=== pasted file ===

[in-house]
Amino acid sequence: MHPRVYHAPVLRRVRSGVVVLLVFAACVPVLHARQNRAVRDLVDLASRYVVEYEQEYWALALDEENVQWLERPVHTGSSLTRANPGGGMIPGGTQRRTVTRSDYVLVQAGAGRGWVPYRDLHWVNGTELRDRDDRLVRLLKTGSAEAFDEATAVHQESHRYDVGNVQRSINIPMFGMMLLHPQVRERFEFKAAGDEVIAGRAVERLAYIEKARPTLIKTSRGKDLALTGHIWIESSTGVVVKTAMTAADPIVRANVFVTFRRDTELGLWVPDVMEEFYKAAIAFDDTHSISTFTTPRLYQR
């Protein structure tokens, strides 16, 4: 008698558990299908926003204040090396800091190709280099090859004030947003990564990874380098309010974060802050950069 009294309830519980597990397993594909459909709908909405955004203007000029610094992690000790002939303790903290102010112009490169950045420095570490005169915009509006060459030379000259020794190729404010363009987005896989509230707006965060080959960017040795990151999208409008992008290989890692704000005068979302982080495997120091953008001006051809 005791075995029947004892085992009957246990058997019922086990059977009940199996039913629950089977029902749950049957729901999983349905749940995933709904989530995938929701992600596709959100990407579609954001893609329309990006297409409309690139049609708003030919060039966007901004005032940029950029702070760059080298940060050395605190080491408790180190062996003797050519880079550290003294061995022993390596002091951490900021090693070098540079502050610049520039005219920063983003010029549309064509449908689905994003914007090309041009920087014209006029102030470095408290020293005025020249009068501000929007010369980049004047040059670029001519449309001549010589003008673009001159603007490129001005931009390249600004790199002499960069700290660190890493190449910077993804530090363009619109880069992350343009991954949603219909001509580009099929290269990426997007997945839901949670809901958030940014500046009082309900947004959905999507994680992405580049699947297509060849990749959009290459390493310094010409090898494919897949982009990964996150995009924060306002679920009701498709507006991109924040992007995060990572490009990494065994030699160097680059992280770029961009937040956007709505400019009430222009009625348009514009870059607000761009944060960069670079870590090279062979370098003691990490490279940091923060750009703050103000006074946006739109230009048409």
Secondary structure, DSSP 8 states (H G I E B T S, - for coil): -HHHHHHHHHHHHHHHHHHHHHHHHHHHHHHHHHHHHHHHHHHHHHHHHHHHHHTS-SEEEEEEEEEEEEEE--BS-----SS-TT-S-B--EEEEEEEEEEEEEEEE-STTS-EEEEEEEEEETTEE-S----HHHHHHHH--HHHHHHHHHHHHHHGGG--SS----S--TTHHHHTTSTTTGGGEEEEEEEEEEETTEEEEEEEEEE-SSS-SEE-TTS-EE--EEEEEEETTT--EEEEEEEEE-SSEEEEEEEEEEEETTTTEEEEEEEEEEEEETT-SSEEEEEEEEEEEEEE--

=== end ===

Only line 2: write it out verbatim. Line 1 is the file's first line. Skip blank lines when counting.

Amino acid sequence: MHPRVYHAPVLRRVRSGVVVLLVFAACVPVLHARQNRAVRDLVDLASRYVVEYEQEYWALALDEENVQWLERPVHTGSSLTRANPGGGMIPGGTQRRTVTRSDYVLVQAGAGRGWVPYRDLHWVNGTELRDRDDRLVRLLKTGSAEAFDEATAVHQESHRYDVGNVQRSINIPMFGMMLLHPQVRERFEFKAAGDEVIAGRAVERLAYIEKARPTLIKTSRGKDLALTGHIWIESSTGVVVKTAMTAADPIVRANVFVTFRRDTELGLWVPDVMEEFYKAAIAFDDTHSISTFTTPRLYQR